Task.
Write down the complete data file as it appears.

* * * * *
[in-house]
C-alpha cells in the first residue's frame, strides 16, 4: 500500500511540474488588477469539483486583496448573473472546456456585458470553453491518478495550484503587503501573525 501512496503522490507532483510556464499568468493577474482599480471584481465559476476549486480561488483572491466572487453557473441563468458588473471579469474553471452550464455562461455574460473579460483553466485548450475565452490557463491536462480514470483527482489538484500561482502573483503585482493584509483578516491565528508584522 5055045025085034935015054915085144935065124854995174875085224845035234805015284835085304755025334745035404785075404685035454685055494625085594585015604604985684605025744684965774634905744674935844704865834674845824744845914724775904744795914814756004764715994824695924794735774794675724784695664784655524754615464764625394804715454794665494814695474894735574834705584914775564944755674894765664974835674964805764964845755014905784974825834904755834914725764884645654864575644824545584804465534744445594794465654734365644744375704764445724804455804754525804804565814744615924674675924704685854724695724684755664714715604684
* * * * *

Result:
[in-house]
C-alpha cells in the first residue's frame, strides 16, 4: 500500500511540474488588477469539483486583496448573473472546456456585458470553453491518478495550484503587503501573525 501512496503522490507532483510556464499568468493577474482599480471584481465559476476549486480561488483572491466572487453557473441563468458588473471579469474553471452550464455562461455574460473579460483553466485548450475565452490557463491536462480514470483527482489538484500561482502573483503585482493584509483578516491565528508584522 5055045025085034935015054915085144935065124854995174875085224845035234805015284835085304755025334745035404785075404685035454685055494625085594585015604604985684605025744684965774634905744674935844704865834674845824744845914724775904744795914814756004764715994824695924794735774794675724784695664784655524754615464764625394804715454794665494814695474894735574834705584914775564944755674894765664974835674964805764964845755014905784974825834904755834914725764884645654864575644824545584804465534744445594794465654734365644744375704764445724804455804754525804804565814744615924674675924704685854724695724684755664714715604684